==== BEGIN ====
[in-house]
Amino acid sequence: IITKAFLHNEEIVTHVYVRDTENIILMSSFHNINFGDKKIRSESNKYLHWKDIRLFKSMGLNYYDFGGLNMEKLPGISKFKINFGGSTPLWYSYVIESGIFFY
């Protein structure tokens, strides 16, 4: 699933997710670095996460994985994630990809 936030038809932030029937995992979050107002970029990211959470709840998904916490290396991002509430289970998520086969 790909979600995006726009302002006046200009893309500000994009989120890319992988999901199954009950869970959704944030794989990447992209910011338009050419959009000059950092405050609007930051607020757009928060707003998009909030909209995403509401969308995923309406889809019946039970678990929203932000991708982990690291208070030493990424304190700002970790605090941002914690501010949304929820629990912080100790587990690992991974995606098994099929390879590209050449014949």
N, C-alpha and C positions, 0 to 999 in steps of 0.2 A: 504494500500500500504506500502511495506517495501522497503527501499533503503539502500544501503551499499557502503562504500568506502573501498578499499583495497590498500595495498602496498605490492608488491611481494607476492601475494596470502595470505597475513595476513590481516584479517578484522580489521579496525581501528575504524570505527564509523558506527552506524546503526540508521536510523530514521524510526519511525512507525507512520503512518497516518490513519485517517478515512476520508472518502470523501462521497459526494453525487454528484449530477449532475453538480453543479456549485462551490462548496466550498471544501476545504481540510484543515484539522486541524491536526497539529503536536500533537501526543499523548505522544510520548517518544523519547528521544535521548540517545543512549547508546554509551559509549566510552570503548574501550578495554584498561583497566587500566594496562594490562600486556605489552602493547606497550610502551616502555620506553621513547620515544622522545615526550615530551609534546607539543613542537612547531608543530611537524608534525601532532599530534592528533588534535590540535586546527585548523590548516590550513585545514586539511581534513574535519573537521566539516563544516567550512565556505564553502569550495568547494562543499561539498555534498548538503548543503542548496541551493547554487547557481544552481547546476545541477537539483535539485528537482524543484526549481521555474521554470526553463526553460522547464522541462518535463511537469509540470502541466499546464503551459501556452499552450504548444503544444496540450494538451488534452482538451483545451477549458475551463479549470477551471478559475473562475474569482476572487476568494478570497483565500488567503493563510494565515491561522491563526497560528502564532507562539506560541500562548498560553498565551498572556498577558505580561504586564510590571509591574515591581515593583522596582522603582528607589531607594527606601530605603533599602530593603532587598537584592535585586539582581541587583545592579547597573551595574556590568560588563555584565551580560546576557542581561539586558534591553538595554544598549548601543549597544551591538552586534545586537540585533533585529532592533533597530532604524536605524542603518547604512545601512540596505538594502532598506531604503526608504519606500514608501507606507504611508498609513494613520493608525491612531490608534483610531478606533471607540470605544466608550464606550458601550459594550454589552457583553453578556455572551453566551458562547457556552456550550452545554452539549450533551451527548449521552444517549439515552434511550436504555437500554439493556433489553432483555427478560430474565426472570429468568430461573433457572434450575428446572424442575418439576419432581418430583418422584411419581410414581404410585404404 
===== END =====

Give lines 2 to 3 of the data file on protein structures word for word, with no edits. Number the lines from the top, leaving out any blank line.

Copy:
Amino acid sequence: IITKAFLHNEEIVTHVYVRDTENIILMSSFHNINFGDKKIRSESNKYLHWKDIRLFKSMGLNYYDFGGLNMEKLPGISKFKINFGGSTPLWYSYVIESGIFFY
């Protein structure tokens, strides 16, 4: 699933997710670095996460994985994630990809 936030038809932030029937995992979050107002970029990211959470709840998904916490290396991002509430289970998520086969 790909979600995006726009302002006046200009893309500000994009989120890319992988999901199954009950869970959704944030794989990447992209910011338009050419959009000059950092405050609007930051607020757009928060707003998009909030909209995403509401969308995923309406889809019946039970678990929203932000991708982990690291208070030493990424304190700002970790605090941002914690501010949304929820629990912080100790587990690992991974995606098994099929390879590209050449014949």